Sol LeWitt, Wall Drawing #681 C
this and previous image via http://johndmadrid.blogspot.com/2012/09/research-sol-lewitt.html
I believe that humdrum execution is the very thing for conceptualism. Who notices a doorknob, or a banister, or a file cabinet? Humdrum execution makes of the material a suitably transparent vessel for the idea.
If this material aesthetics of conceptual art is valid, then from top to bottom, Judd transgresses it. He is so intent on beauty of execution that one doubts he is working with reference to conceptualist doctrine at all.
Some of you, who are acquainted with modern art history and criticism, are no doubt laughing, because you already know the punchline. But this is an account of what one can figure out with hardly any training at all; and I hope that in light of this, the path and outcome of the investigation will be interesting for you as well.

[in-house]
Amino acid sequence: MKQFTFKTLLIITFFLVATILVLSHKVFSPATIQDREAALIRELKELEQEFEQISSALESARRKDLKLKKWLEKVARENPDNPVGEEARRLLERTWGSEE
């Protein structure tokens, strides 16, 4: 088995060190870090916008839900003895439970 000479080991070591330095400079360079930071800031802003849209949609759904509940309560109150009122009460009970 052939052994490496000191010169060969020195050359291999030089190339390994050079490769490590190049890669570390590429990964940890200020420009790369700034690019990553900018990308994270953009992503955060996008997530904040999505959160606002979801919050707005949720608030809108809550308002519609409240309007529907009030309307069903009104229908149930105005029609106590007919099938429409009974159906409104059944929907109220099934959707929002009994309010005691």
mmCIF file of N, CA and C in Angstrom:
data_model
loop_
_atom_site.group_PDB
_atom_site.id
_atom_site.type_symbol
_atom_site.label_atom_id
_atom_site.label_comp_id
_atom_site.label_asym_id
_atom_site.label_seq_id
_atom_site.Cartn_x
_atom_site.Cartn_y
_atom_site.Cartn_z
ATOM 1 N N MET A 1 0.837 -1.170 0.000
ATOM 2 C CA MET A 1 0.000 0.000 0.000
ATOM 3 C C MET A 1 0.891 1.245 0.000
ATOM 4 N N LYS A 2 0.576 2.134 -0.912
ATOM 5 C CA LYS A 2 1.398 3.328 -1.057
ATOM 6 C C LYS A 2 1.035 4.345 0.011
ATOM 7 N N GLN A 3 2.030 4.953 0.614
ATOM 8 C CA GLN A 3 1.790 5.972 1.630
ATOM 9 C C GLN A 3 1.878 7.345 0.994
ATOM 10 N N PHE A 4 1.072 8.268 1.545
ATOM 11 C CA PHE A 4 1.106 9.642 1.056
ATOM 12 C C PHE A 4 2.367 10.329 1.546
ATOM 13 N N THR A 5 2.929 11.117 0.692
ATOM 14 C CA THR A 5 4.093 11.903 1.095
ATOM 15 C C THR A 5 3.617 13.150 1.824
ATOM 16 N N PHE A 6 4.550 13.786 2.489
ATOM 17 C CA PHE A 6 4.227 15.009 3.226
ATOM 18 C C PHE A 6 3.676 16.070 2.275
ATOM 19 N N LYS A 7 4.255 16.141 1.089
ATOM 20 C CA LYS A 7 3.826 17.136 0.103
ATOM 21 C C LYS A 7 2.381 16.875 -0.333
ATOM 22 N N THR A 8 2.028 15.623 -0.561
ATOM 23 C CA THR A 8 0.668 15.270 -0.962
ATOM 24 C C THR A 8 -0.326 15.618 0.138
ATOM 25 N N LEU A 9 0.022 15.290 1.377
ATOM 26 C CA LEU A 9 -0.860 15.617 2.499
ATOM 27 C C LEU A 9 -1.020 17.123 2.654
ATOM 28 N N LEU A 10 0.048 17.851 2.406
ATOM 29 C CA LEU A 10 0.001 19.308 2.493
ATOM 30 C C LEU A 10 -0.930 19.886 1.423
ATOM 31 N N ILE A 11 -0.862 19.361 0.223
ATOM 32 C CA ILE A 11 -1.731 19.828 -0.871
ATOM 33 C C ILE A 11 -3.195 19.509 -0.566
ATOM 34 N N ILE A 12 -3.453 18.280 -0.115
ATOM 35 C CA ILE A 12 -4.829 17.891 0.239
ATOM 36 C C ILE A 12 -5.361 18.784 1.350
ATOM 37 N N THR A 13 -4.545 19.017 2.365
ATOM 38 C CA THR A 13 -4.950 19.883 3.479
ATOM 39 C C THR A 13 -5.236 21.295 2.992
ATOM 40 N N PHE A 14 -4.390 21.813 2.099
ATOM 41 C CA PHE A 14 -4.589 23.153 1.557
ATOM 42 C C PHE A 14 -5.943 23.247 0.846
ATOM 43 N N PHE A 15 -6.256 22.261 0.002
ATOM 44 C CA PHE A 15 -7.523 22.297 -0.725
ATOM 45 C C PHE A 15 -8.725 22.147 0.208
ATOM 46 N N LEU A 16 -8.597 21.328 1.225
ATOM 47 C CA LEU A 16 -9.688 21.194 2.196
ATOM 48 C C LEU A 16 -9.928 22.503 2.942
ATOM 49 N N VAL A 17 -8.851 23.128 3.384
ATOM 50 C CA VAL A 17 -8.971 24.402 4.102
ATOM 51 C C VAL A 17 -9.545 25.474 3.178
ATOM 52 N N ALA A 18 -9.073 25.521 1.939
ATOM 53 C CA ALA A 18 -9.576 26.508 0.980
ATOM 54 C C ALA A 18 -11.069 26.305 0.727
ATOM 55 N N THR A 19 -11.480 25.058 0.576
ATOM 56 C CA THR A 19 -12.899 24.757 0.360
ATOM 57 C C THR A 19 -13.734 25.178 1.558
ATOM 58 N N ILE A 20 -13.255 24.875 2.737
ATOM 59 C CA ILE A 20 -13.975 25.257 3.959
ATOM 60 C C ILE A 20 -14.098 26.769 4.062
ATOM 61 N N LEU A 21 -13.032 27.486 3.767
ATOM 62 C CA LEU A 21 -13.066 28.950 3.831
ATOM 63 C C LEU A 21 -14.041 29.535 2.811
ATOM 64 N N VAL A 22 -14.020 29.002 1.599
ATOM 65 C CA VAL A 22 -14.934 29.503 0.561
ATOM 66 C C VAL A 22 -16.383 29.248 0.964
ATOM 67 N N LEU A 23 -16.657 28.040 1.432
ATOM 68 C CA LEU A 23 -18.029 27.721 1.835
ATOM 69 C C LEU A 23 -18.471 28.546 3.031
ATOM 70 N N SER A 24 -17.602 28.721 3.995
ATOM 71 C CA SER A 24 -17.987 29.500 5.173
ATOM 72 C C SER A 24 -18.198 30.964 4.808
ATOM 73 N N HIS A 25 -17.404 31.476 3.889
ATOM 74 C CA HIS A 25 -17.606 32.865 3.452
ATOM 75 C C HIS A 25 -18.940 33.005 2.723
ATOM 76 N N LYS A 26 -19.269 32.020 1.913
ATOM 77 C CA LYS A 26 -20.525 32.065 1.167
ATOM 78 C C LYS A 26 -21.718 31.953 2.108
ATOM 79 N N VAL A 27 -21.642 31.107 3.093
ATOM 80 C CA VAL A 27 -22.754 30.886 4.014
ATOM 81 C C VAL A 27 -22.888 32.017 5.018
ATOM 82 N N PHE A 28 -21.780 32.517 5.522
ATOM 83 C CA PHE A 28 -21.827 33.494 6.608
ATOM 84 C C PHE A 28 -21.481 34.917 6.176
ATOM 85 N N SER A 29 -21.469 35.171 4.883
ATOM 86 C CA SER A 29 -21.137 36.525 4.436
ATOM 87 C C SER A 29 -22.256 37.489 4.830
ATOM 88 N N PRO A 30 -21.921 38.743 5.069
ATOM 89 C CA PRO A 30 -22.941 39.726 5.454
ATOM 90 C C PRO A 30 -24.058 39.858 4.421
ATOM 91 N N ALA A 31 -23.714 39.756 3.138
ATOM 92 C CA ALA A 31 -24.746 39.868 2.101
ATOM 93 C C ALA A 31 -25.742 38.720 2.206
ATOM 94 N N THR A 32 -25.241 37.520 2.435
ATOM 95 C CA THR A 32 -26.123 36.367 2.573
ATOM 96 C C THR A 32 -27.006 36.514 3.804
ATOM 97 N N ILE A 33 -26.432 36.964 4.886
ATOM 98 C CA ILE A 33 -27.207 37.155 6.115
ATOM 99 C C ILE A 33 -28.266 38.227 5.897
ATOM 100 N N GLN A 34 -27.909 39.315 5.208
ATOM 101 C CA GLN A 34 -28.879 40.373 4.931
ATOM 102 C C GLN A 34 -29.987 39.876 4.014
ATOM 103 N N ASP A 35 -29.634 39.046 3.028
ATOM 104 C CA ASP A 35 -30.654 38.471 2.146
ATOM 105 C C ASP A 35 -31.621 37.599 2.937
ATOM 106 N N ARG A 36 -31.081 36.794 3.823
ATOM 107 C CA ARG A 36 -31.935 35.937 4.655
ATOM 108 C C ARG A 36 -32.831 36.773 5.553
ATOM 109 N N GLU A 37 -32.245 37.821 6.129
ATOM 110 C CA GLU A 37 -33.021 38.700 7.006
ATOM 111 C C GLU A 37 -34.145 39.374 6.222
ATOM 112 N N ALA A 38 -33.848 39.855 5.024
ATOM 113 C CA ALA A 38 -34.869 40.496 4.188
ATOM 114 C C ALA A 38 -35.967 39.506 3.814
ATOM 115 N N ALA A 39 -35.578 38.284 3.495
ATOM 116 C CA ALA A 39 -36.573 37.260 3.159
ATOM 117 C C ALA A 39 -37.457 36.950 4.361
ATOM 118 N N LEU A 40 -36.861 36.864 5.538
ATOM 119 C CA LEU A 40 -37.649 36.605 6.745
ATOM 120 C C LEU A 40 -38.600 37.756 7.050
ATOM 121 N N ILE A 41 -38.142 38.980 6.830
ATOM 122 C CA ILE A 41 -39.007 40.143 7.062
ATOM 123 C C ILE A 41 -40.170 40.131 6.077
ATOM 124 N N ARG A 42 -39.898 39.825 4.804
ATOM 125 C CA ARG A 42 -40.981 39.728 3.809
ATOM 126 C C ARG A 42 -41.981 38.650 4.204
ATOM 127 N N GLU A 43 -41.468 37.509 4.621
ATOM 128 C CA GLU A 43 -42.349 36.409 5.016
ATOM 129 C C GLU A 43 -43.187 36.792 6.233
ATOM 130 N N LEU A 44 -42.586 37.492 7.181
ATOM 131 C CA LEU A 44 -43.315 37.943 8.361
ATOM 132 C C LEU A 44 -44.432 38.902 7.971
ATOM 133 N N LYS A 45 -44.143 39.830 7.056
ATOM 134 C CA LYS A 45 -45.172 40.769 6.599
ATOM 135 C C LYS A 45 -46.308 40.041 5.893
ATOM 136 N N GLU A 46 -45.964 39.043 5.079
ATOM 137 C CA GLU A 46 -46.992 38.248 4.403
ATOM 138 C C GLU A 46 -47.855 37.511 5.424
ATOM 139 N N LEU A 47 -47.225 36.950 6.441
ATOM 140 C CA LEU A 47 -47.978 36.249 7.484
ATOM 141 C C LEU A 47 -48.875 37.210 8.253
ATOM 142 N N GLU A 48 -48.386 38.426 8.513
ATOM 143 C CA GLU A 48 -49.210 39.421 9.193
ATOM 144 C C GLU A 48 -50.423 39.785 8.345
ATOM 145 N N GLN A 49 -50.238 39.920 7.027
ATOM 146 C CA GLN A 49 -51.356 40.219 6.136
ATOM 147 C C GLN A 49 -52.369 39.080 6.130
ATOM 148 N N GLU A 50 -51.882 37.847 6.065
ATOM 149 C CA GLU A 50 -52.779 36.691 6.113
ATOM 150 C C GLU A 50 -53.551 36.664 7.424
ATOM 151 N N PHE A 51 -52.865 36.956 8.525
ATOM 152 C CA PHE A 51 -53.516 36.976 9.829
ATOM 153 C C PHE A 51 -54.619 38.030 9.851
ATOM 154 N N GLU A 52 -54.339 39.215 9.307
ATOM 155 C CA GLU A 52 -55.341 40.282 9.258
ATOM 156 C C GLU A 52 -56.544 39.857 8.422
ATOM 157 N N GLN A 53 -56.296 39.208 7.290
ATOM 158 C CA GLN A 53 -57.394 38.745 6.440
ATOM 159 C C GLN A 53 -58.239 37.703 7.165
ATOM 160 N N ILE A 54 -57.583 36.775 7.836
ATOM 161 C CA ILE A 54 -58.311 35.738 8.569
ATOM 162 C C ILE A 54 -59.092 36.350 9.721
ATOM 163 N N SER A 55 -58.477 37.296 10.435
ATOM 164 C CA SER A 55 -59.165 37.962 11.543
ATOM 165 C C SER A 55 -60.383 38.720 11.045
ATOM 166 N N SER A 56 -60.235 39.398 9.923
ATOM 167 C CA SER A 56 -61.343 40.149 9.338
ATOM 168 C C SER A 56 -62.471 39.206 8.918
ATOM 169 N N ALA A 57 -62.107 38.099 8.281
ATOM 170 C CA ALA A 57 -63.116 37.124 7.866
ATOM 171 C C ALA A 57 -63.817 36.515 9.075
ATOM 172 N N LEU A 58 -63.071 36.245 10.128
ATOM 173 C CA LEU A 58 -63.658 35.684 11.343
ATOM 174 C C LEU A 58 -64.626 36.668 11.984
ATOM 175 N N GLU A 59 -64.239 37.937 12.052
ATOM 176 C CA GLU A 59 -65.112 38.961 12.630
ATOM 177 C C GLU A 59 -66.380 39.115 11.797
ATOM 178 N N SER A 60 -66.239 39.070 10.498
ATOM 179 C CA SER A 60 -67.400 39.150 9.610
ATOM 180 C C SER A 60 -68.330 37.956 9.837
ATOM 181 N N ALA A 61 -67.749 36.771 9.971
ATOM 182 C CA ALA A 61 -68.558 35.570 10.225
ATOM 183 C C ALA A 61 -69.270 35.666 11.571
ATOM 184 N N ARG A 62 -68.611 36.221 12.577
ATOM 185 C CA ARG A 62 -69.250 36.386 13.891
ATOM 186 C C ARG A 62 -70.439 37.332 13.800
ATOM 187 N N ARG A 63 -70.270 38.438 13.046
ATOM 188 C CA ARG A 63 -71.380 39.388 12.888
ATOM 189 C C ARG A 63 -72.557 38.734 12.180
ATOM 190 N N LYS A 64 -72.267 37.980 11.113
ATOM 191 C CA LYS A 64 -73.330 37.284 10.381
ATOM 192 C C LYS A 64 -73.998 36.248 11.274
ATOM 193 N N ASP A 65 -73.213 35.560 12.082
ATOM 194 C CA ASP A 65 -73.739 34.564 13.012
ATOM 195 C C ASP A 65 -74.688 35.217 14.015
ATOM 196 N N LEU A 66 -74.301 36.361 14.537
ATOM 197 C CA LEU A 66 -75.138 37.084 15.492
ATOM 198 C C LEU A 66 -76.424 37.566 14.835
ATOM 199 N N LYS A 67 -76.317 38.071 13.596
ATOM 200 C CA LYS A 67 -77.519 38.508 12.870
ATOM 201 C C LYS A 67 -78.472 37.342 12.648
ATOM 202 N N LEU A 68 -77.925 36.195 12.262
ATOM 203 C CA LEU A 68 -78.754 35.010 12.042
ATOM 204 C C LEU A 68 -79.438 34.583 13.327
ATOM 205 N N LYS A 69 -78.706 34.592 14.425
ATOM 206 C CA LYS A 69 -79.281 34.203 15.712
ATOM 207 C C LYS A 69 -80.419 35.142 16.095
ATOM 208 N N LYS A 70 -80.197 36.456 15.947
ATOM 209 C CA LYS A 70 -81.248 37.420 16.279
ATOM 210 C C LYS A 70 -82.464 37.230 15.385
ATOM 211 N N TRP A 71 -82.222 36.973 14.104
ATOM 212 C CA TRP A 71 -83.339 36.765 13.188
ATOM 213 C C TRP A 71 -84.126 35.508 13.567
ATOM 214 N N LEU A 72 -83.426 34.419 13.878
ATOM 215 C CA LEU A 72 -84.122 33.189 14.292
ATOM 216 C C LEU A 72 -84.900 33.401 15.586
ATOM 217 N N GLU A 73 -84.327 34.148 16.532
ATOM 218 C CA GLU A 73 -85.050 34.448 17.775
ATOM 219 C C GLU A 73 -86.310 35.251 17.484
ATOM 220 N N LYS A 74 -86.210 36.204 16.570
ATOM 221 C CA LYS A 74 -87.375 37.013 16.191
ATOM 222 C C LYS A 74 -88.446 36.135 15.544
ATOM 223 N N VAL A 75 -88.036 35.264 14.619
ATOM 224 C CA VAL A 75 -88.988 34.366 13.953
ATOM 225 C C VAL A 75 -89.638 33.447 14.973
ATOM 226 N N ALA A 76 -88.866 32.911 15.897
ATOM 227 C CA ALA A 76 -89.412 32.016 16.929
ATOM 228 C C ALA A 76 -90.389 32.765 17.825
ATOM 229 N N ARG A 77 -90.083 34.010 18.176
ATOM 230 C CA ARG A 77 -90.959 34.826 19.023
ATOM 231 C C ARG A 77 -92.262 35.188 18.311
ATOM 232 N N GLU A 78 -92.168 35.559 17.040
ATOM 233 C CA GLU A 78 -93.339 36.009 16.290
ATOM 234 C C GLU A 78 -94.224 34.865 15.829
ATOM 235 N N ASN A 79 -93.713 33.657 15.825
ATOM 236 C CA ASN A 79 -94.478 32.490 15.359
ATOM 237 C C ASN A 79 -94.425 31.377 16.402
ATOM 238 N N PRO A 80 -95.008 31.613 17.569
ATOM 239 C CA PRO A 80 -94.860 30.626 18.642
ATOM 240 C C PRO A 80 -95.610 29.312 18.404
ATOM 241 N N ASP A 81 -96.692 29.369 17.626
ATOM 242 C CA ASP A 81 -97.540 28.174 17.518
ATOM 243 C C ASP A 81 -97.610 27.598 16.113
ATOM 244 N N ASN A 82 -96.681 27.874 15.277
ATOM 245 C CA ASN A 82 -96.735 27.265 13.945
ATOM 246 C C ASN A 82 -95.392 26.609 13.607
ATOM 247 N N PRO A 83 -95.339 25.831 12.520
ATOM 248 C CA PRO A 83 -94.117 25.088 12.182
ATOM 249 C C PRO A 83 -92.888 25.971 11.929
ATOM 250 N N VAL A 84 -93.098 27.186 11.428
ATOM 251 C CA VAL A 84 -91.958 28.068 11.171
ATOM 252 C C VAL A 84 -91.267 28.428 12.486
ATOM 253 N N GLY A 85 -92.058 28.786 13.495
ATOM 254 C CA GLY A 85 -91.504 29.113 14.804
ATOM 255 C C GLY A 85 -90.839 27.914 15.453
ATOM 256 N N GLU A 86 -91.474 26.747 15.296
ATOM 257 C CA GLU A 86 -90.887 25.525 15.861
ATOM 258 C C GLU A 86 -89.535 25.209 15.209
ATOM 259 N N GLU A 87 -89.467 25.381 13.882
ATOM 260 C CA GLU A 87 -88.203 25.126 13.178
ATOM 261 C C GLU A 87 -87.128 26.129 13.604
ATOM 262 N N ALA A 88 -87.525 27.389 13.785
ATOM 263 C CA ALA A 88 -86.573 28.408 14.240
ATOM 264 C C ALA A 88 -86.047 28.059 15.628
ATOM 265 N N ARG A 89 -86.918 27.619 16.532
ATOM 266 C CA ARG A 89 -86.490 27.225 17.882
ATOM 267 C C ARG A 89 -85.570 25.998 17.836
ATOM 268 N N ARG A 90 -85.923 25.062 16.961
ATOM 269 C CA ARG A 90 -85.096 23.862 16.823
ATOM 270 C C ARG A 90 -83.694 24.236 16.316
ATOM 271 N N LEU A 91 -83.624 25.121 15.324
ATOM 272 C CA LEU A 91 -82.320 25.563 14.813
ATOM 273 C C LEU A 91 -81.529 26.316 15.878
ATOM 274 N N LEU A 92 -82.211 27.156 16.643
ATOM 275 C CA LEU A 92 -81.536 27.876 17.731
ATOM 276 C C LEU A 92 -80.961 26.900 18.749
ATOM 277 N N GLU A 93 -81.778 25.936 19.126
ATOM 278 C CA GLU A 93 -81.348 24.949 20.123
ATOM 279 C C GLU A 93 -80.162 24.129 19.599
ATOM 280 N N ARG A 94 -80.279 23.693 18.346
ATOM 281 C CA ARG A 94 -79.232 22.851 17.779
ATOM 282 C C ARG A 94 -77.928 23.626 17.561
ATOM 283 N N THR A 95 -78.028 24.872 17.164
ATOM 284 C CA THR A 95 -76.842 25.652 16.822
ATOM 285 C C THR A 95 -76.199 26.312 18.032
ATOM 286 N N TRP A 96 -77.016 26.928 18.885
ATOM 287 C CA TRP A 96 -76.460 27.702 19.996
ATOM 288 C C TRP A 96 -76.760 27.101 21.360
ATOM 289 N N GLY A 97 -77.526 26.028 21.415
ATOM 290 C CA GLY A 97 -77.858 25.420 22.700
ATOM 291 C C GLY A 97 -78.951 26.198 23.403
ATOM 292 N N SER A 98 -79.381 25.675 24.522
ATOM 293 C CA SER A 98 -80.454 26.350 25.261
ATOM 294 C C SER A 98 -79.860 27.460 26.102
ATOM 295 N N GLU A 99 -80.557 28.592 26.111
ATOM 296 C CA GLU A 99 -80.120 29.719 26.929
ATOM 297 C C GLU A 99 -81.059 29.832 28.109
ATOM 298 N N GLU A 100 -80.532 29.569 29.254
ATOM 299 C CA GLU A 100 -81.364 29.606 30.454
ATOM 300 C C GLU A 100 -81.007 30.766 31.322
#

If, then, you reject Judd as a conceptualist, then what is he? We start with what is obvious - that his materials are carefully selected and lovingly assembled into the works:
There is a spare simplicity of execution here, a unified integrity of approach to material, form, and environment, which makes these objects striking and beautiful.
And yet they do have this in common with LeWitt-style conceptualism: unlike almost any painting, from a Rembrandt to a Pollock, they can be completely described with an economical set of words and numbers. In the case above, for instance, one object could be described using its x, y, and z dimensions, thickness of wall, and type of concrete - 5 data points.